When Parvati found him after many months of travelling, she would find him sitting silently and motionless. Parvati would sit and just watch him. She would sit for many months just watching him as if under a spell, her mind, body and soul completely fixated on him.

"On seeing him, the daughter of the mountain-lord, all trembling and her body covered with perspiration, said My heart , however, pervaded by the one sentiment of love, is set on him".

After many months with his eyes closed, one day he finally opened his eyes. This was only for a split second, but it was enough for him to notice the angelic Parvati. They both sat mesmerised and just stared into each other's longing eyes.

Finally, the ascetic spoke, "O thou who art beautiful beyond argument, who illuminates the sky with her lustre. By the site of you illustrious one, my internal darkness is dispelled". Parvati felt like she had waited a life time to hear these words. Any anguish she had over meeting him had now left her body. They continued to gaze into each other's eyes without any concern for the world around them. The seasons changed yet their admiring gazes remained fixed on each other.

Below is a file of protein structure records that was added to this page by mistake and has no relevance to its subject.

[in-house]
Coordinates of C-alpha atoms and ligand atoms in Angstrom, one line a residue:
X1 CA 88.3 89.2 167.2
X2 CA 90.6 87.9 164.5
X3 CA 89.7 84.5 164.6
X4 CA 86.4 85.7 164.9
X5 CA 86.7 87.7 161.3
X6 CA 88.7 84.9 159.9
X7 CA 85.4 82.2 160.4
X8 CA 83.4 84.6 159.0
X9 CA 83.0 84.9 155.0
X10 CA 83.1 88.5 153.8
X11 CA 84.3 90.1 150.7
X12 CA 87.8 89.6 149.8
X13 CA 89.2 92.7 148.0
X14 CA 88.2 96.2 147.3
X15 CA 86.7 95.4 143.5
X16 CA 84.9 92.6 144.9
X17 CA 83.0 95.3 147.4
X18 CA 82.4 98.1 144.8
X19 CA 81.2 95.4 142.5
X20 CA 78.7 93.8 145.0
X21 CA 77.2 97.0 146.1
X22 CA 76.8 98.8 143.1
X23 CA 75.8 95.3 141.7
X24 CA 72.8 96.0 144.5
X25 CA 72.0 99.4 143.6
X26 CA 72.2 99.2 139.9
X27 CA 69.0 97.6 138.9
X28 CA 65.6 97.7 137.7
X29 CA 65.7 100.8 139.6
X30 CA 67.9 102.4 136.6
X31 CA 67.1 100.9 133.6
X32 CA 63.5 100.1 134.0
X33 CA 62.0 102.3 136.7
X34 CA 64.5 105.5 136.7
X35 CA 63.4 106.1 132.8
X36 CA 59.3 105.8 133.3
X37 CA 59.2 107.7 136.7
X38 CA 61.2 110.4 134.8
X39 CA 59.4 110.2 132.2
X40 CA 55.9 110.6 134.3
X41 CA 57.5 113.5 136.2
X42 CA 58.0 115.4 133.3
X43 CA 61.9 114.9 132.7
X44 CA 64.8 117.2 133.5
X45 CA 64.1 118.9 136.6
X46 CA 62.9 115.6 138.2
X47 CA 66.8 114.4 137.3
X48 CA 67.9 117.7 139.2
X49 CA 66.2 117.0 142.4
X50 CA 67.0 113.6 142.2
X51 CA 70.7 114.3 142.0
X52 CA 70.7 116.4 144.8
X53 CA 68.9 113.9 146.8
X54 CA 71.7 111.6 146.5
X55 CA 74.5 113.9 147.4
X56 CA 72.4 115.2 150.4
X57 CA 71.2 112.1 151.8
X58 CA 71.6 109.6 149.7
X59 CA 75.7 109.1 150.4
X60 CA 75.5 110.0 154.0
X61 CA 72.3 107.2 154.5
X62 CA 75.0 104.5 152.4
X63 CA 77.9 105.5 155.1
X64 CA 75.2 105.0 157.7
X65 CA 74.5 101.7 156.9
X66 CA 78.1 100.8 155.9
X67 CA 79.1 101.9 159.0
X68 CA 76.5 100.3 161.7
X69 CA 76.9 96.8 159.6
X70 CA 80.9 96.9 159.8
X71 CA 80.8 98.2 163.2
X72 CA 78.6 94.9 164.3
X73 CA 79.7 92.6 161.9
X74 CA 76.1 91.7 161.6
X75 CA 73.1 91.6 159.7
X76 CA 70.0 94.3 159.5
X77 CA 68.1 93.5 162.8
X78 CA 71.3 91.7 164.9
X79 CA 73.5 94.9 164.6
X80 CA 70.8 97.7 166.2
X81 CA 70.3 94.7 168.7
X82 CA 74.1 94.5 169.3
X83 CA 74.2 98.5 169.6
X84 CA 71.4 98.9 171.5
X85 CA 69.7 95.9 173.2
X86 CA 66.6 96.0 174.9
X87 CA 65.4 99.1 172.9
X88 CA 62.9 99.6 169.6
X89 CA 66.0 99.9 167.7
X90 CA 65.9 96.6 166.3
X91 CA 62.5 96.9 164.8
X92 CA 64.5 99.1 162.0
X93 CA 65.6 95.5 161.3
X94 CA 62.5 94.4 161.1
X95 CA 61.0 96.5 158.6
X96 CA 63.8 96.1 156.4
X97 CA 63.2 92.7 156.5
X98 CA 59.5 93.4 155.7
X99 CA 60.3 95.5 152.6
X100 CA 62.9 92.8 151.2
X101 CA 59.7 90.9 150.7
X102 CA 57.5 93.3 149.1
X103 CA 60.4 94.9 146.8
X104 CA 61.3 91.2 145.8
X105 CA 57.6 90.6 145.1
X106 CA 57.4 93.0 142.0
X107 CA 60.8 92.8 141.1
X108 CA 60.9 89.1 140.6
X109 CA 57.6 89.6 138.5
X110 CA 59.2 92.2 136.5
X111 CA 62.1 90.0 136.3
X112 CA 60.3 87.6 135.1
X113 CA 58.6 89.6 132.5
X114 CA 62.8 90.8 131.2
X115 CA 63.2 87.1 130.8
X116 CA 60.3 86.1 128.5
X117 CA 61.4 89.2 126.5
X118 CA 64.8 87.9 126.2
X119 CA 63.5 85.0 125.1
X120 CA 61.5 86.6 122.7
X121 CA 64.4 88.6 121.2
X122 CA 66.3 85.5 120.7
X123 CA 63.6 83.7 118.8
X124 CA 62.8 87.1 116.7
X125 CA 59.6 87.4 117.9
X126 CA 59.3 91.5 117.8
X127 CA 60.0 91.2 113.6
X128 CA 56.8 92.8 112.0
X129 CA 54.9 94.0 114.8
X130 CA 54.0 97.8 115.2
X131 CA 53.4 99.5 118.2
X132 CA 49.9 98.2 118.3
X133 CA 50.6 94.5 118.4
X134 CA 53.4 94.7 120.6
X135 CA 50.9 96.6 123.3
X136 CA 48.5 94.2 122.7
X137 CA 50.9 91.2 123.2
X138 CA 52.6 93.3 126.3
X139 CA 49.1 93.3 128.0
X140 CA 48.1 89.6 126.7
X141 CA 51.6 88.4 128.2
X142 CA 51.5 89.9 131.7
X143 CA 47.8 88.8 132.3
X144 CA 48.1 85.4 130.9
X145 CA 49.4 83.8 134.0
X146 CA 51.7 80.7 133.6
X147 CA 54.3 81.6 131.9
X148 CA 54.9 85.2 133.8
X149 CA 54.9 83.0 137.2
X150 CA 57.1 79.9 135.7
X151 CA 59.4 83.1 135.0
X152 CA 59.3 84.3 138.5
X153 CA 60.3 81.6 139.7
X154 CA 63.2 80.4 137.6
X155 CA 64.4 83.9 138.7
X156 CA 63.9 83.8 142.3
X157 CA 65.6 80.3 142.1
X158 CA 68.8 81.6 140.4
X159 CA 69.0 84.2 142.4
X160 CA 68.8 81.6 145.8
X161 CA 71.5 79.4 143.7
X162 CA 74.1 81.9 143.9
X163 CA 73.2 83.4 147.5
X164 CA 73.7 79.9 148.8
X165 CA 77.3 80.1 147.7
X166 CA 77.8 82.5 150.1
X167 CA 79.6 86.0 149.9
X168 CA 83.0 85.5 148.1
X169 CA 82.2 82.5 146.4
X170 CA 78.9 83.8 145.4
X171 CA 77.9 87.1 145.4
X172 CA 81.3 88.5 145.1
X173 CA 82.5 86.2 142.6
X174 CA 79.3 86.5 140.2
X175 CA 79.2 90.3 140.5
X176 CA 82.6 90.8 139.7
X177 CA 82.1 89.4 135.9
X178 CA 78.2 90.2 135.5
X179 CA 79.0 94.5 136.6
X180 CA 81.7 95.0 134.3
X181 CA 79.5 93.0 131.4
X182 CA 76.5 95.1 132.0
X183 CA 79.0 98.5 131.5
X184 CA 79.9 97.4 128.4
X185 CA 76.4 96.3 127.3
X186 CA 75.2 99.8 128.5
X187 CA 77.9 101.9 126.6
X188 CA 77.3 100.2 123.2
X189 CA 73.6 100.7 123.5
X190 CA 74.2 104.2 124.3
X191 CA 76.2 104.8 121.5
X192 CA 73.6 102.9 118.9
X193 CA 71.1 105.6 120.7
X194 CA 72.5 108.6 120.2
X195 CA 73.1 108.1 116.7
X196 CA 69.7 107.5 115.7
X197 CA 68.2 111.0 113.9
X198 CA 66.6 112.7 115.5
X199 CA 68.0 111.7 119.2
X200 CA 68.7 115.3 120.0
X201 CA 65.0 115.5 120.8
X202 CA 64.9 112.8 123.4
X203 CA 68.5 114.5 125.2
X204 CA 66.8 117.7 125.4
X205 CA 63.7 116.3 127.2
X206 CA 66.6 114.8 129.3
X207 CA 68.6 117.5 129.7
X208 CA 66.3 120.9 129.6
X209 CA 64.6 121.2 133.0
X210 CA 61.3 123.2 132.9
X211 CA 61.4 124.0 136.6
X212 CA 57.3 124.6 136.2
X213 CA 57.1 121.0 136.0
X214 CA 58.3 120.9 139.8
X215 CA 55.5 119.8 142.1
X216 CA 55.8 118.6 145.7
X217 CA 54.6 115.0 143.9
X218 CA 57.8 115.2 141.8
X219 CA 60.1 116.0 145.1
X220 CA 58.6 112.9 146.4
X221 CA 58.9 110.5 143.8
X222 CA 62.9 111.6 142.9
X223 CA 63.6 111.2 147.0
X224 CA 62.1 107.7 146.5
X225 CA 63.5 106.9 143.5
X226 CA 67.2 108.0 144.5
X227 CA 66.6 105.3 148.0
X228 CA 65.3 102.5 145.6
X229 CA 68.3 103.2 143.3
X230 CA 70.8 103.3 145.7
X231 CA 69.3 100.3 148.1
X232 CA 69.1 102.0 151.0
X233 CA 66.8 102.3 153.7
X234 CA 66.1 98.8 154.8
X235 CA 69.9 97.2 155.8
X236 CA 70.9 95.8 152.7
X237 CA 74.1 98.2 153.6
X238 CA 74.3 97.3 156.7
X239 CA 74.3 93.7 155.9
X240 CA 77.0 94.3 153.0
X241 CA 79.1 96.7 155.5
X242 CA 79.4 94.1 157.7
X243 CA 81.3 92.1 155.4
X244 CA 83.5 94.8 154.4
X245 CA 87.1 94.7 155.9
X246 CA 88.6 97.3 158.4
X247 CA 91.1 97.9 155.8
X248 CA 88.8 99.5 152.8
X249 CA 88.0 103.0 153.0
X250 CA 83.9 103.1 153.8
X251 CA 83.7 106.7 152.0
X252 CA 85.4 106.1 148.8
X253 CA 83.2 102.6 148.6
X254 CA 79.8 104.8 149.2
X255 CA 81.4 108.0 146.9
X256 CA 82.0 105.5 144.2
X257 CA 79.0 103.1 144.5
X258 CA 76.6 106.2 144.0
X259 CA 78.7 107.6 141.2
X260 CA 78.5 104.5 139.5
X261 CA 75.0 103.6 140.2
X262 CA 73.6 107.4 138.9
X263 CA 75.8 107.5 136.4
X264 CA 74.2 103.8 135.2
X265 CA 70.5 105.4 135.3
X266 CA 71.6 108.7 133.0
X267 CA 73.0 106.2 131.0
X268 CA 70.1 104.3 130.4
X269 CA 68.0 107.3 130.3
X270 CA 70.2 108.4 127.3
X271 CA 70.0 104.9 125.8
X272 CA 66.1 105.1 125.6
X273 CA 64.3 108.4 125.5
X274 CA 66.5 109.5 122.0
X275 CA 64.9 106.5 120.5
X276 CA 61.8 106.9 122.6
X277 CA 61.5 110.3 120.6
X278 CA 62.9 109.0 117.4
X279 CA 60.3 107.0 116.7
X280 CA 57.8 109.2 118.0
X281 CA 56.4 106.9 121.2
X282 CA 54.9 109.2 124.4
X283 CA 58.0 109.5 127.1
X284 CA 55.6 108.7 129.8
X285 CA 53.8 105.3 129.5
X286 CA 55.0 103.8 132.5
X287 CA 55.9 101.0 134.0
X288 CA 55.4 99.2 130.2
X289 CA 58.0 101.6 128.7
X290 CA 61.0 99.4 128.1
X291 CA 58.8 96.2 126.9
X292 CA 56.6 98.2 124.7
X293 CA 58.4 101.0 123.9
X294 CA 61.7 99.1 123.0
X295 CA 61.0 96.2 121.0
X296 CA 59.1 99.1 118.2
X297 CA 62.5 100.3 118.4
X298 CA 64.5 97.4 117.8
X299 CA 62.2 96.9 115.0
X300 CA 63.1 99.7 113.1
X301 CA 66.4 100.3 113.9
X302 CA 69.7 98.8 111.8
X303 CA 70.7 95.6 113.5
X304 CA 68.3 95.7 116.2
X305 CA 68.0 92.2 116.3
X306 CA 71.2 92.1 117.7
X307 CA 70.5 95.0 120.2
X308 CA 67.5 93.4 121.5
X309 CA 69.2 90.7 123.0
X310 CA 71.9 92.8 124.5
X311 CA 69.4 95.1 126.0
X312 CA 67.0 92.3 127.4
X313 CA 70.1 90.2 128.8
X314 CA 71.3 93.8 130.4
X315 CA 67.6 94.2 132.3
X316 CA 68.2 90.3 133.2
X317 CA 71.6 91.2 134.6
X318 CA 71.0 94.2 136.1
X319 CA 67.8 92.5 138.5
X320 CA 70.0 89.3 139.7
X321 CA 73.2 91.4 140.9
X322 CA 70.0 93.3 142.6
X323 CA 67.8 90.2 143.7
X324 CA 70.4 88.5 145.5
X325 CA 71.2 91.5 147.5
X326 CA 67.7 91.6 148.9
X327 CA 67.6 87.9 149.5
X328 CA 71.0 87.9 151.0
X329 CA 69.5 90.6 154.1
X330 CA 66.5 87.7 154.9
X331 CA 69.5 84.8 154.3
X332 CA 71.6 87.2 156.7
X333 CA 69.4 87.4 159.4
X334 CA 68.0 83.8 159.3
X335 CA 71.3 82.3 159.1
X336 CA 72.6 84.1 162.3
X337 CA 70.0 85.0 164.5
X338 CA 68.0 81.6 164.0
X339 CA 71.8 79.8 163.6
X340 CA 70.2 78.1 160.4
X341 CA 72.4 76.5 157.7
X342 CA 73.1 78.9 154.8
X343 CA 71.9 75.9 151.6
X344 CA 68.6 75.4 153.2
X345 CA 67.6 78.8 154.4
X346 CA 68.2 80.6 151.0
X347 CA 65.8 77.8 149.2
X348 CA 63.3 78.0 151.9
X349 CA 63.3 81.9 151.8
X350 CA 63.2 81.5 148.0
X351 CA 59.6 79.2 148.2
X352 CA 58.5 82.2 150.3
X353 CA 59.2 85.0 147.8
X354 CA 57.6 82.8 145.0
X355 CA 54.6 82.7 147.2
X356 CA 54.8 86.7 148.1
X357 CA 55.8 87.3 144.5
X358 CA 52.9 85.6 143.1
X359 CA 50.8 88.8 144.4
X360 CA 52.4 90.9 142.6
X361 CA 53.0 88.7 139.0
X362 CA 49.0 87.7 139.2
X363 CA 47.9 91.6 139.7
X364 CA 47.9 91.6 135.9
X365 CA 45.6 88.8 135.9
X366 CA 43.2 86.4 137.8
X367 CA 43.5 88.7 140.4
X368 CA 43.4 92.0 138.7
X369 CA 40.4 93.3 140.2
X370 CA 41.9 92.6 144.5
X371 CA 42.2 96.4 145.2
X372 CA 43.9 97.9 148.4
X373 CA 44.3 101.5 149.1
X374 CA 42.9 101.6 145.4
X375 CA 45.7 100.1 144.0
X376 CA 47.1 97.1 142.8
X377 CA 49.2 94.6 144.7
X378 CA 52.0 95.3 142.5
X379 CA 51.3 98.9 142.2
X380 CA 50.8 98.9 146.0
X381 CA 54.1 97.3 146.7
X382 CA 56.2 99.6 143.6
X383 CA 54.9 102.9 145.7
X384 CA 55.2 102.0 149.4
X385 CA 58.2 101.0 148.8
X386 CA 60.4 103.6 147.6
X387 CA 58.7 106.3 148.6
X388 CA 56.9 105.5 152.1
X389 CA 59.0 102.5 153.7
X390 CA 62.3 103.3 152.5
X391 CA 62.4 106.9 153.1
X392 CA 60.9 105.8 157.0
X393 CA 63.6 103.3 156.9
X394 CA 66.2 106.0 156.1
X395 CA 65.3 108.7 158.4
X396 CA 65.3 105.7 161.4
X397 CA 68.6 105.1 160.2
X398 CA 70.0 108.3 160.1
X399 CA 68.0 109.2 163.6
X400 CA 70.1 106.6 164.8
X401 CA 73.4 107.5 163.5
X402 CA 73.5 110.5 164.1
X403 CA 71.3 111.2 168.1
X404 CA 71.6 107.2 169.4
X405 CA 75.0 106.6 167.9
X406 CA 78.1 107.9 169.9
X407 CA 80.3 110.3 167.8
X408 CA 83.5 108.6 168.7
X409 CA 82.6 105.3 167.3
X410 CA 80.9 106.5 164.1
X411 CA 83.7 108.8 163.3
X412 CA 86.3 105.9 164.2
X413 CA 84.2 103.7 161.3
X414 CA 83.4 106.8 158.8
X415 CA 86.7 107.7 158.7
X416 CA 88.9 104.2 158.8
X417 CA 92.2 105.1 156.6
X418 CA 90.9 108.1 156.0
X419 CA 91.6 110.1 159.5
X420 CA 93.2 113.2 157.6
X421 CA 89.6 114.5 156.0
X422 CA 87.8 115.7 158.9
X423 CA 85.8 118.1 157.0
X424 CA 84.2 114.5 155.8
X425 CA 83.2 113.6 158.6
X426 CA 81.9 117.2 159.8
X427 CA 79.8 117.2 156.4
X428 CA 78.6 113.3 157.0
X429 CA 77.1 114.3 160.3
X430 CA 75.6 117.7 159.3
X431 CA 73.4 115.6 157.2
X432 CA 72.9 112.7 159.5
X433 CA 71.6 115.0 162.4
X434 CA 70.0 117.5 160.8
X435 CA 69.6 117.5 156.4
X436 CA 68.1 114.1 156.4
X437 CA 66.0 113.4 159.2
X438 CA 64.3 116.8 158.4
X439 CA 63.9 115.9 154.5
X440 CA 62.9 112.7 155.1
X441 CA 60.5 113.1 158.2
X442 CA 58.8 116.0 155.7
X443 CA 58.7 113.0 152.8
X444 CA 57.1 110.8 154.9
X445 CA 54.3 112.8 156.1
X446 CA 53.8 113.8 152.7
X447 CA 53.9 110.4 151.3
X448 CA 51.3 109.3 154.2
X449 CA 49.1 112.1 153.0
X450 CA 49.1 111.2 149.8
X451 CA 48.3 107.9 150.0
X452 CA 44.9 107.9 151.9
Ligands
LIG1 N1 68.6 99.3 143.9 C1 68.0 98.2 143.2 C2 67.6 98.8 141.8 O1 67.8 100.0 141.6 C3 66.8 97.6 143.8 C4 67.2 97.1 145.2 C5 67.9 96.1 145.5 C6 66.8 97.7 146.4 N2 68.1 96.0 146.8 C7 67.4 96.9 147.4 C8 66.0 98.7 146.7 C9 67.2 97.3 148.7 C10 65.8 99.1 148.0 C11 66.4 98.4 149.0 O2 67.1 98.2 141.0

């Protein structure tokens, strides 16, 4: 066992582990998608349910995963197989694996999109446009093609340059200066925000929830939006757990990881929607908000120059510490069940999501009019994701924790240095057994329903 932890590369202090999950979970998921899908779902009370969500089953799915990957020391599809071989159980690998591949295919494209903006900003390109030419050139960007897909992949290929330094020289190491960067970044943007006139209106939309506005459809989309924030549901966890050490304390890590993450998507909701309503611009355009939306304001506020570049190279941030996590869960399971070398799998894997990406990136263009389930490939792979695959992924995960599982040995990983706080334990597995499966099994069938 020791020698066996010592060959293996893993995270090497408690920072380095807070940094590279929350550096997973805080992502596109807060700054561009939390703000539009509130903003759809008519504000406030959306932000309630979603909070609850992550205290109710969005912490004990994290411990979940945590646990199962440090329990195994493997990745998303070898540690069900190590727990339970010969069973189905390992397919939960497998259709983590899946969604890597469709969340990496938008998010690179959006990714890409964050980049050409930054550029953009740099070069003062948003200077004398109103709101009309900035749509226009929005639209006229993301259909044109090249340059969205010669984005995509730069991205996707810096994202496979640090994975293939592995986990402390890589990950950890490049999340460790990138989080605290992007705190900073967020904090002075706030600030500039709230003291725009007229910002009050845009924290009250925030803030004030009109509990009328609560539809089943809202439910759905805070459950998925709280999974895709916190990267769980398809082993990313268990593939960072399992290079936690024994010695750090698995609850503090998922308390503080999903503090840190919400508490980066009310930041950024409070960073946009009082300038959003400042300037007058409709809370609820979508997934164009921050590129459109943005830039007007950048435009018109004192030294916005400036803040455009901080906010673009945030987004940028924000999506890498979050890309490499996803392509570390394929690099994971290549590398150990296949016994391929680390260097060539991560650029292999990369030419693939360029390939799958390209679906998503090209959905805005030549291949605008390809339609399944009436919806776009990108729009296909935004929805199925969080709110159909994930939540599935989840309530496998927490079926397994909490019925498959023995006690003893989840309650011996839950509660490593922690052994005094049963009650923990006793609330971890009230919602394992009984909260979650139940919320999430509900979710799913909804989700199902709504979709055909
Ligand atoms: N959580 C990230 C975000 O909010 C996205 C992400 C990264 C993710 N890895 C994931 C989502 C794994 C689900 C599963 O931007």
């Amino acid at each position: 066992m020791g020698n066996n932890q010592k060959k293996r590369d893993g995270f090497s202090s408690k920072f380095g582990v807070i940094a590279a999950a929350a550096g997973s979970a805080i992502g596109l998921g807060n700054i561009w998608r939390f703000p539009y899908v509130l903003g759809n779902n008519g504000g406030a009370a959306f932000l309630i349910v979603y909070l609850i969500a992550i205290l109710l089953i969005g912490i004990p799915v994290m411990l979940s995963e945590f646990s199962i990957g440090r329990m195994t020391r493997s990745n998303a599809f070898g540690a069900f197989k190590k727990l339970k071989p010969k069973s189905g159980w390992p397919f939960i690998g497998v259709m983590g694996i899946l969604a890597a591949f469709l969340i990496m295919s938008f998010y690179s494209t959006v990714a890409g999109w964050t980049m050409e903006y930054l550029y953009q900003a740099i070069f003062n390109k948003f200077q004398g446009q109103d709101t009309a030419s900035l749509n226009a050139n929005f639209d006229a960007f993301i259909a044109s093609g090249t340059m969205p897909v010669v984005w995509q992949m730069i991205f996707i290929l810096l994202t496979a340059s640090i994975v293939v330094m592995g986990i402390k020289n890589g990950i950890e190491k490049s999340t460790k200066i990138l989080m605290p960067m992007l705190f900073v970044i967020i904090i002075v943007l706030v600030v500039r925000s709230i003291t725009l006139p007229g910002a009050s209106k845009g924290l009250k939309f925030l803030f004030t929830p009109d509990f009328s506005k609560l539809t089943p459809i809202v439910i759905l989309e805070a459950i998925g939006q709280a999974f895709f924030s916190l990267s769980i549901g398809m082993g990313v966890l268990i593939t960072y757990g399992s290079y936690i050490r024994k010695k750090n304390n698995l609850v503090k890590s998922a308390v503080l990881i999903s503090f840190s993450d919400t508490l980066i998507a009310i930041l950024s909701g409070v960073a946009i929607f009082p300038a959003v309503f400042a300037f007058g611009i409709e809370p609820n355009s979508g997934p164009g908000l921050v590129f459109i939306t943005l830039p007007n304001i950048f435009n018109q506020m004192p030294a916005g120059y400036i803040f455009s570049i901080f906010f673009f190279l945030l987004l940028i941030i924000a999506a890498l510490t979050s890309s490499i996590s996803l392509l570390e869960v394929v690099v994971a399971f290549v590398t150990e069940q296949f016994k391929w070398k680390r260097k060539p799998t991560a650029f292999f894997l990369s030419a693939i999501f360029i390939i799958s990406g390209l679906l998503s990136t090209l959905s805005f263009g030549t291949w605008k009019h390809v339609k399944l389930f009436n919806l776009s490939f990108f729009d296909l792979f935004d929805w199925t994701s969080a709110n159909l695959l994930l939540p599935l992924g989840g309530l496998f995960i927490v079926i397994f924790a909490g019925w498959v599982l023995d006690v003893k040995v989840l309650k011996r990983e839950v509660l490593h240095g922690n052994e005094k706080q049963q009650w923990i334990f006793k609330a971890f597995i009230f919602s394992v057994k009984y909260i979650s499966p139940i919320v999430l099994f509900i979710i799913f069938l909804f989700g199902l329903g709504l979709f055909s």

After some time, Parvati respectful of the traditions she was born into, slowly walked away. She was uncertain and didn't want to leave but she knew that proper custom should follow if she wished to be with the wandering yogi. Parvati, returning home, instructed her dearest friend to inform the yogi that if he too wished marriage, he would have to ask Parvati's father for her hand. When the yogi was asked if he would speak to Parvati's father, he replied "It will be so". Parvati heard the news and was ecstatic. Her family, unsure of her wishes to marry someone they had only heard whispers of, soon joined in her celebration. Rumours have it that even Cupid breathed a sigh of relief.

"Then (after the settling of the wedding day), in the waxing (fortnight) of the moon, and on the day endowed with virtue, Himavan with his relatives gathered, performed the ceremonies preliminary to the wedding of his daughter. The high roads were strewed with heavenly flowers".